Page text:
Subhash Dixit, 22, was a promising all-rounder from Kanpur. His first brush with fame came when he was named captain of India Under-15 team for the Asia Cup. Leading young Irfan Pathan, Parthiv Patel and other youngsters, Subhash won the cup.


Subhash was then made captain of the Uttar Pradesh Under-19 team and cricketers like RP Singh and Suresh Raina played under him. But then suddenly, around 2004, Subhash’s performance started dipping.


Runs stopped flowing from his bat, and typically no one in the cricket administration help him to recover form. Subhash had lost his way and by 2005 Kanpur’s rising star was on the verge of a nervous breakdown.

On 9 June 2007, he walked up to the sixth floor of Krishna Tower in Kanpur for a view of the Green Park stadium. He dreamt of conquering the world from this stadium but that dream was failing. Subhash jumped to his death.


His family and friends still can’t believe that Subhash was so desperate. “We never knew he was so troubled and came to know of his death from a newspaper,” says Radha, the young sportsman’s sister at their home in Permat colony.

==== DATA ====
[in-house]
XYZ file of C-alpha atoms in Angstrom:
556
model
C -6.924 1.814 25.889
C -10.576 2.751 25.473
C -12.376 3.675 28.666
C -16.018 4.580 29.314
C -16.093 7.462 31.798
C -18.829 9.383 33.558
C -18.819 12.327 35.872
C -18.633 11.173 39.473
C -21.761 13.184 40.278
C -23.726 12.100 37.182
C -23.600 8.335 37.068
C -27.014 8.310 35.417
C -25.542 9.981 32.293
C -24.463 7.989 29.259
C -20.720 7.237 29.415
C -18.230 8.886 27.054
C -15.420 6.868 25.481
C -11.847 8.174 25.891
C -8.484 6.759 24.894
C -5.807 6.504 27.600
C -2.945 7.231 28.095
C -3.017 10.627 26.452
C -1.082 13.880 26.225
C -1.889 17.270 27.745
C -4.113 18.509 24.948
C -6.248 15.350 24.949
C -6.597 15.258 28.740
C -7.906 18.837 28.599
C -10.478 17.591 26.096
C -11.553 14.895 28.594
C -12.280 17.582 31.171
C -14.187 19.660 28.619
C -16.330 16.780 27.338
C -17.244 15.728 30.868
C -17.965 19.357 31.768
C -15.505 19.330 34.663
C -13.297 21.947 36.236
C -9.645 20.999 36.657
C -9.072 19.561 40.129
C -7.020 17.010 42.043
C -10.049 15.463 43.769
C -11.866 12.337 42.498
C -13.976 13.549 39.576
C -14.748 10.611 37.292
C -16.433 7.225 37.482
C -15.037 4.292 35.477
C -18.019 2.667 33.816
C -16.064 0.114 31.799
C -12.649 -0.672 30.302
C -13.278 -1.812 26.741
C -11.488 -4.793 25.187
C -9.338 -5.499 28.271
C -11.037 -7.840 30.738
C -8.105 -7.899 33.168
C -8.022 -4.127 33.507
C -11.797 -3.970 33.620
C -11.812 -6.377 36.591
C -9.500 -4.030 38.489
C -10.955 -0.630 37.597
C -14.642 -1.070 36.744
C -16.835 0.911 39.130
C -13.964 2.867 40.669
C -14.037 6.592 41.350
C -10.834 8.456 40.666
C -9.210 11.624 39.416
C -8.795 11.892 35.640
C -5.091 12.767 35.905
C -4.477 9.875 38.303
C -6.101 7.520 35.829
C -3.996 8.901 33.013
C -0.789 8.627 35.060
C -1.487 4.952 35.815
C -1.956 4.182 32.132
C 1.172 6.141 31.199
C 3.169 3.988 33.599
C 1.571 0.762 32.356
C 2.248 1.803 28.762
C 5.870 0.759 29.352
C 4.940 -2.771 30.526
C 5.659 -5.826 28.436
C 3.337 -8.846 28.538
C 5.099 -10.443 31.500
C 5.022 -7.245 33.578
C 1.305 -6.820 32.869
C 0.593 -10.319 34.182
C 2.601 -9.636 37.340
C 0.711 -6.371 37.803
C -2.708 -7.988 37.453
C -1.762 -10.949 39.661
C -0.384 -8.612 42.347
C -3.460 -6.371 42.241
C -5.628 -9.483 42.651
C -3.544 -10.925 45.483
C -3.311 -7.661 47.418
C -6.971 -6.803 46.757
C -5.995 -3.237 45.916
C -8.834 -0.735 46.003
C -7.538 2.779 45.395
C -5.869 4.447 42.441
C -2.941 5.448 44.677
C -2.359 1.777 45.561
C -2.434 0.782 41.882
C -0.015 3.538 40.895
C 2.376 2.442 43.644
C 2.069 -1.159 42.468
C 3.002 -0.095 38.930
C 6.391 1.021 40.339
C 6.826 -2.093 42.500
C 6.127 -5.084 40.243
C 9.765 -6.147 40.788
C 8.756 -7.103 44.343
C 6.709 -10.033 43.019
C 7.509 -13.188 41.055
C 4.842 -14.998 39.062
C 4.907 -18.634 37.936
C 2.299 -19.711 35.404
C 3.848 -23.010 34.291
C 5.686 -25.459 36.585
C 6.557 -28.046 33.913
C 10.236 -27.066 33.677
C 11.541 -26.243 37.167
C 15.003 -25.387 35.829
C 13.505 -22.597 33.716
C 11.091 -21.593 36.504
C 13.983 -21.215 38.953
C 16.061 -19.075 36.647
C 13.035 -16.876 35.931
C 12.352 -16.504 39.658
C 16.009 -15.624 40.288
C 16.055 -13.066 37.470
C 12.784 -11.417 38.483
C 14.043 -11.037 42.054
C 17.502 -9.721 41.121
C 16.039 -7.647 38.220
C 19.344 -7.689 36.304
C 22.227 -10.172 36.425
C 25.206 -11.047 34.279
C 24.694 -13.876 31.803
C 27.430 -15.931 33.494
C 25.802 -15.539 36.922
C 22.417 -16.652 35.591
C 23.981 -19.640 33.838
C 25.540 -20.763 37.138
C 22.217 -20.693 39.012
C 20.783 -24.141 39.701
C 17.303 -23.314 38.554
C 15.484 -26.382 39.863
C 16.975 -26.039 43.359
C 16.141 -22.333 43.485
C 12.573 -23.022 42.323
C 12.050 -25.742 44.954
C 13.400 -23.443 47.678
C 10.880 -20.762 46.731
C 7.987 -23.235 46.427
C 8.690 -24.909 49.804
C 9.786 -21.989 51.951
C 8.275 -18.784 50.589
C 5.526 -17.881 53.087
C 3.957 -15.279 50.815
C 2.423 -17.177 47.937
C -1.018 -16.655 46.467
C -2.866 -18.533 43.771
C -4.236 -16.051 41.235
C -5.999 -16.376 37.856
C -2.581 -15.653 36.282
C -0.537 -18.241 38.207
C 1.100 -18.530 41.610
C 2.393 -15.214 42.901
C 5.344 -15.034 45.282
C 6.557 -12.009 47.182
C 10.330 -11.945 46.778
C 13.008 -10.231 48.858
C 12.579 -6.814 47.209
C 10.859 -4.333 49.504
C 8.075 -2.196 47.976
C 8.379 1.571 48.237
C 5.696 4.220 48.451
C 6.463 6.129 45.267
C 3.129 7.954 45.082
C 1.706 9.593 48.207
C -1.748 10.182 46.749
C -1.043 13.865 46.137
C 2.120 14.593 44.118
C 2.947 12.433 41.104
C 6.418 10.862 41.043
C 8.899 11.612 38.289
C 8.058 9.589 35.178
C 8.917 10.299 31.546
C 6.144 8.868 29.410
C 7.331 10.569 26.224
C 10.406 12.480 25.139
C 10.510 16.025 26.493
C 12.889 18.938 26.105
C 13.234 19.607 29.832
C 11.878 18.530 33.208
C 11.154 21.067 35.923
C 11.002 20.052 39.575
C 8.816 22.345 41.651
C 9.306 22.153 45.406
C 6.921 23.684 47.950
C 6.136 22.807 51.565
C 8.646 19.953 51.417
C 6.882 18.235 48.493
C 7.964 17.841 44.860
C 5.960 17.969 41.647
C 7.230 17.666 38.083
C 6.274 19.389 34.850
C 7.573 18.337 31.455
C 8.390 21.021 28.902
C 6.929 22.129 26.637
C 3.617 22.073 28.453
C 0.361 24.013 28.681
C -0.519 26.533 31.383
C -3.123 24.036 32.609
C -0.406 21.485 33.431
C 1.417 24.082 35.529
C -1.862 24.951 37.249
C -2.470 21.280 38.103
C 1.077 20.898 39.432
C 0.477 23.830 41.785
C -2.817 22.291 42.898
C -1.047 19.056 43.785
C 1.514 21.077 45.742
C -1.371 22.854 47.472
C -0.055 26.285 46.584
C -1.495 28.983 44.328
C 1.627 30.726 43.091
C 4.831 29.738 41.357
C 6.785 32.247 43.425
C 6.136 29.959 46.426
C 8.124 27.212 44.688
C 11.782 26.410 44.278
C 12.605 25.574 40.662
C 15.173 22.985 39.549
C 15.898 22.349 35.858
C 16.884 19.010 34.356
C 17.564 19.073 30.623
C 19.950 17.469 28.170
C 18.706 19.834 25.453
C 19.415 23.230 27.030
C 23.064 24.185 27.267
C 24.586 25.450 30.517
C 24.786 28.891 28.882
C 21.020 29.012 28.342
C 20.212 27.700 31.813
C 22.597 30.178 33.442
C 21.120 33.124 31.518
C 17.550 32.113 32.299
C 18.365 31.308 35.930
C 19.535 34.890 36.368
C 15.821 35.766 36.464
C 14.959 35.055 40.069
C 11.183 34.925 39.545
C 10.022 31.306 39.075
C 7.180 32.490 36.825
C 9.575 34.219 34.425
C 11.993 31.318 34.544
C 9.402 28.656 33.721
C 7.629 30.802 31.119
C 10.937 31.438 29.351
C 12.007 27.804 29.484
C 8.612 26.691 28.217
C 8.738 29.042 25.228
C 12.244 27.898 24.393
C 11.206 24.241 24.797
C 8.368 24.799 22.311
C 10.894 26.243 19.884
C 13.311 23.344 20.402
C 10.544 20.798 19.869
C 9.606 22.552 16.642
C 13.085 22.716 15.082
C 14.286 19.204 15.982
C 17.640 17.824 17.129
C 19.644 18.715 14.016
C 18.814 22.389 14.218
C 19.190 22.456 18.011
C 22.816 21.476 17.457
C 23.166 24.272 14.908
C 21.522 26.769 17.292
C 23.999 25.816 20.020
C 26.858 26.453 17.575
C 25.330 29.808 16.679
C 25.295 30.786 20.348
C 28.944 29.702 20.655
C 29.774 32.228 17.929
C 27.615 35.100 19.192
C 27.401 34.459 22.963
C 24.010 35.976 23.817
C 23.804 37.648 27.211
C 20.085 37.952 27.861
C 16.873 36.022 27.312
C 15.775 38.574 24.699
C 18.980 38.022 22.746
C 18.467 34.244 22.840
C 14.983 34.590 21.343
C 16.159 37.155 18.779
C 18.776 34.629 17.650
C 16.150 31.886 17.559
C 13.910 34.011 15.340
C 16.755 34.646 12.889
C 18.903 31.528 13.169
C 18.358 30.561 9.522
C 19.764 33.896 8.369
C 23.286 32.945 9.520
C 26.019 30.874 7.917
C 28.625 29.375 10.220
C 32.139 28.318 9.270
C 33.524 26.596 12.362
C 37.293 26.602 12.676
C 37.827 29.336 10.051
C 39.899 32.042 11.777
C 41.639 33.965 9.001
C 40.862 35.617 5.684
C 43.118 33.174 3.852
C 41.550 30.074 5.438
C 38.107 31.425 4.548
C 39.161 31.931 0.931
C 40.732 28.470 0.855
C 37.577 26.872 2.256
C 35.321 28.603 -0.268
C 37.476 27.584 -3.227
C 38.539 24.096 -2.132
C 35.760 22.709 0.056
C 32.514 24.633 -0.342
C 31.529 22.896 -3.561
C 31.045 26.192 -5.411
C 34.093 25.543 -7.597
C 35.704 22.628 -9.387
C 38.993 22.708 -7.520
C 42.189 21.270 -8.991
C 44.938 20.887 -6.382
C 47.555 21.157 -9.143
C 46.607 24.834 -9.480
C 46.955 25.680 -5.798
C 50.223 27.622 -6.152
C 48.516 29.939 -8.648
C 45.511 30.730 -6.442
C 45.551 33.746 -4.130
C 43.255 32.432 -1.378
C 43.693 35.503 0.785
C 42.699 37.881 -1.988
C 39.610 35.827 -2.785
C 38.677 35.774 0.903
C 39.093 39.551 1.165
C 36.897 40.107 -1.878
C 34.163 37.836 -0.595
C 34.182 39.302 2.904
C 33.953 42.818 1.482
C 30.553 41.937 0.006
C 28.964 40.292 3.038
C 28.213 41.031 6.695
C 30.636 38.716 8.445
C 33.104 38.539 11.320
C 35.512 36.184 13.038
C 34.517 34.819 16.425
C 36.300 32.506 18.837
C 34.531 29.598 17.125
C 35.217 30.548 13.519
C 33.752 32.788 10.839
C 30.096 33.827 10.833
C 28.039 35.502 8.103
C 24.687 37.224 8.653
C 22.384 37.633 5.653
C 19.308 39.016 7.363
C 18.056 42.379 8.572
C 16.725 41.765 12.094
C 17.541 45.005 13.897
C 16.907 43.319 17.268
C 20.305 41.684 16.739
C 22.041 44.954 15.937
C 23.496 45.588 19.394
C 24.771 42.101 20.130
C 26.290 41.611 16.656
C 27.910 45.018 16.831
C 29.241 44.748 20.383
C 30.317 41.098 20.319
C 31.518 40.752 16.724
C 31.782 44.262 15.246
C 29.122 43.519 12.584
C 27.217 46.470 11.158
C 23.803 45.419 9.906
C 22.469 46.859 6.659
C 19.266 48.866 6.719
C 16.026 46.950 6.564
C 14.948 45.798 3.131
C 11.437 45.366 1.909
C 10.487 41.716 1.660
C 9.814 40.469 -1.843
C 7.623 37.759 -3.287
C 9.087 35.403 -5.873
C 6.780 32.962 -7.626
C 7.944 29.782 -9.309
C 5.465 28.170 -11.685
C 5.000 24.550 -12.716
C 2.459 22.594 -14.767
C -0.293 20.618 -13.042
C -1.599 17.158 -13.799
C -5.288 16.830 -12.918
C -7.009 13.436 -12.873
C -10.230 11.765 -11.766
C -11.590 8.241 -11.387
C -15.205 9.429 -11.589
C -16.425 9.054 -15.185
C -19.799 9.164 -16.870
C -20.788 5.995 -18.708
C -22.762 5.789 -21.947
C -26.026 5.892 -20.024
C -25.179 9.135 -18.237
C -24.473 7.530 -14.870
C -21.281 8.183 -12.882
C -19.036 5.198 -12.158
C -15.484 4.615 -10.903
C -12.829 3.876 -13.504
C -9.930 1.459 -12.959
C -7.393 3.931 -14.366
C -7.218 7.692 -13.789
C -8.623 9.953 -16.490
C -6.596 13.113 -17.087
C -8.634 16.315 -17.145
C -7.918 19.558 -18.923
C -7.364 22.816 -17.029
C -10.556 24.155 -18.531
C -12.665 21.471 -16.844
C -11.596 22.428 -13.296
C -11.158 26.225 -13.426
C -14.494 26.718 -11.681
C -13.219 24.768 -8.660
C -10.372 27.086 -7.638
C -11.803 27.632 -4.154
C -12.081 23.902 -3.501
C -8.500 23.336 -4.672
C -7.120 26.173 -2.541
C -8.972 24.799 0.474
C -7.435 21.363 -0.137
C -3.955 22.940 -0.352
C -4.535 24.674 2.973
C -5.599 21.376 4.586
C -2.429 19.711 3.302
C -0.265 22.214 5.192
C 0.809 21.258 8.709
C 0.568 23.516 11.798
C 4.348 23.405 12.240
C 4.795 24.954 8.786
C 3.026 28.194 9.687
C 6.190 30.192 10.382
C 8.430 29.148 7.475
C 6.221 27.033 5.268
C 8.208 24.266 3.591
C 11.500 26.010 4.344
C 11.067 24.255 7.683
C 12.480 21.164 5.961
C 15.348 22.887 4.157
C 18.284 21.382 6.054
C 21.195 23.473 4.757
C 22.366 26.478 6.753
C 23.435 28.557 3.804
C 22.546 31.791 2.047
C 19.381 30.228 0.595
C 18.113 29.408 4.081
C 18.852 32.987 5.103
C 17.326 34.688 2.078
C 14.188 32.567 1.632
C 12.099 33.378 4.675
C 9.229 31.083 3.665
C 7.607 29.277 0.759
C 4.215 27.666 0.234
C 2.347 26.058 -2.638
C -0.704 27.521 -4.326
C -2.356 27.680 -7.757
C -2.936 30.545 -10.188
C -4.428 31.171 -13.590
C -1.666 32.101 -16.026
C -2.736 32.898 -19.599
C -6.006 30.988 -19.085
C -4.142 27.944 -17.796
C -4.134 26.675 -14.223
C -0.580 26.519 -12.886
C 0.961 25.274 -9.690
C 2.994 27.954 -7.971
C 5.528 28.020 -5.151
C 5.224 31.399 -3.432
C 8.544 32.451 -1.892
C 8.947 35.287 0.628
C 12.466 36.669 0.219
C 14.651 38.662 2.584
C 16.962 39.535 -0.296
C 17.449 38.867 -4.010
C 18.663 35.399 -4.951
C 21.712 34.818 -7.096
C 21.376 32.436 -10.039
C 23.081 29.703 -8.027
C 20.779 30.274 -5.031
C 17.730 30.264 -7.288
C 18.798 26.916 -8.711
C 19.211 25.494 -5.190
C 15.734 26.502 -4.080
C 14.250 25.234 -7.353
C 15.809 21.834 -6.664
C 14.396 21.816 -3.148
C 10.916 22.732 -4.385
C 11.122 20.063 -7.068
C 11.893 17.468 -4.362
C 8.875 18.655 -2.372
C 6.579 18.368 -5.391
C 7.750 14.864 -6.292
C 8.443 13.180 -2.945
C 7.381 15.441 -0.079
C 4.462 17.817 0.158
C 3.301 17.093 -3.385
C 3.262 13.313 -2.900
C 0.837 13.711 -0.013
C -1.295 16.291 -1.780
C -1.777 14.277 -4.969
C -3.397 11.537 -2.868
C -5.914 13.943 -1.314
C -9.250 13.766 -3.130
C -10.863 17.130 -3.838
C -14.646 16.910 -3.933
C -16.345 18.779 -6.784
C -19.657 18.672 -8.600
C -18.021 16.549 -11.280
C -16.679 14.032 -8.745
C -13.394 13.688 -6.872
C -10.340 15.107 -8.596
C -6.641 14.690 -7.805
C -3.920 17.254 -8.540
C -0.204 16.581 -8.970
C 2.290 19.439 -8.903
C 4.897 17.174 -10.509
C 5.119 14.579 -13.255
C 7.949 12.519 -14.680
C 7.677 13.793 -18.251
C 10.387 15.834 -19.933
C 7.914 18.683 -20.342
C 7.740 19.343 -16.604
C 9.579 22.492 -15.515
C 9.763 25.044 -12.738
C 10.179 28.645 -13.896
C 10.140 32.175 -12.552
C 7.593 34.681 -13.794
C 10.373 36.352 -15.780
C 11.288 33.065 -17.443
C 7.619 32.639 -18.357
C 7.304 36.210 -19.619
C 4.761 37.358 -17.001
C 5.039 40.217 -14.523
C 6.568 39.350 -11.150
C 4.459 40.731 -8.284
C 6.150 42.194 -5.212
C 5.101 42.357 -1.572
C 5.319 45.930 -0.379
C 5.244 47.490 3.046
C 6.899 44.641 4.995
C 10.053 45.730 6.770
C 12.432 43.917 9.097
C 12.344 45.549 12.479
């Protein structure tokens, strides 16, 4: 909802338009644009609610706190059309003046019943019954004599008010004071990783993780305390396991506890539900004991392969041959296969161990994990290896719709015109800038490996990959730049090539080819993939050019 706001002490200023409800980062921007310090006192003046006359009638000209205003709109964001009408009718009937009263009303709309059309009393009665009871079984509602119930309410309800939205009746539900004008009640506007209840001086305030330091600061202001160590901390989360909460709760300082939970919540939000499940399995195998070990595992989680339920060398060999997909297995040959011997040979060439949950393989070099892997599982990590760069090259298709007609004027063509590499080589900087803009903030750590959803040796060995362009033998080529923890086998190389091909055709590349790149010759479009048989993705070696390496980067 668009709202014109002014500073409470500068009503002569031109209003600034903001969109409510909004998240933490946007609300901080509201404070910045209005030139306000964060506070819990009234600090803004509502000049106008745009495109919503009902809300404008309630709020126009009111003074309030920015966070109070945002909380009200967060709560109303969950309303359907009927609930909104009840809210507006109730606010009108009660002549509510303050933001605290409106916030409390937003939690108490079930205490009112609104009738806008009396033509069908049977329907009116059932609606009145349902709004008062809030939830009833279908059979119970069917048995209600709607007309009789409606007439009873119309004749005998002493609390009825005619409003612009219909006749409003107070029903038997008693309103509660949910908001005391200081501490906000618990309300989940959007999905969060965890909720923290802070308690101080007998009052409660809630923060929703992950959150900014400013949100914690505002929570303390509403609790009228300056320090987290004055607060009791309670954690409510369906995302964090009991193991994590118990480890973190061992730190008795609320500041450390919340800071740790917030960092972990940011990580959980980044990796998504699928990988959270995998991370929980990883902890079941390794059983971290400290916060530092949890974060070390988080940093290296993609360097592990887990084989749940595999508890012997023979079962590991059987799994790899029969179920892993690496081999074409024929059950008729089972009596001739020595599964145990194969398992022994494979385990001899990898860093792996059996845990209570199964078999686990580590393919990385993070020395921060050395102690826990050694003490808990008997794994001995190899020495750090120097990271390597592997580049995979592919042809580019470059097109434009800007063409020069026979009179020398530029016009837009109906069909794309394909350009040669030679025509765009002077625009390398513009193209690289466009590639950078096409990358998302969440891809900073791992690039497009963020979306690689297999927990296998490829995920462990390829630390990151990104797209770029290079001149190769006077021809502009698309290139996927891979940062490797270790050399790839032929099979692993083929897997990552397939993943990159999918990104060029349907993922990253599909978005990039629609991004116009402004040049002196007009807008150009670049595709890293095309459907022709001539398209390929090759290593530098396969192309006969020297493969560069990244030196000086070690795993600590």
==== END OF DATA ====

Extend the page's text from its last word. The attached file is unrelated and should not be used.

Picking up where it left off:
Cricketer Suresh Raina says Subhash was a thinking captain and a helpful person. “He had a cricketing brain and as a captain he analysed situations well. This is proven by his performance as captain of UP’s Under-19 team. He helped me a lot when I played under him,” says Raina.

Subhash was worried for his family. His parents were mentally challenged and he had hoped a career in cricket would improve their lives. “He has a friend in Uttaranchal who told us that Subhash was depressed and he feared that he would commit suicide,” says family friend Sameer Satsangi.


Friends and fellow players blame the Uttar Pradesh Cricket Association for Subhash's death. They say if Subhash’s life could have been saved if he was given support and guidance.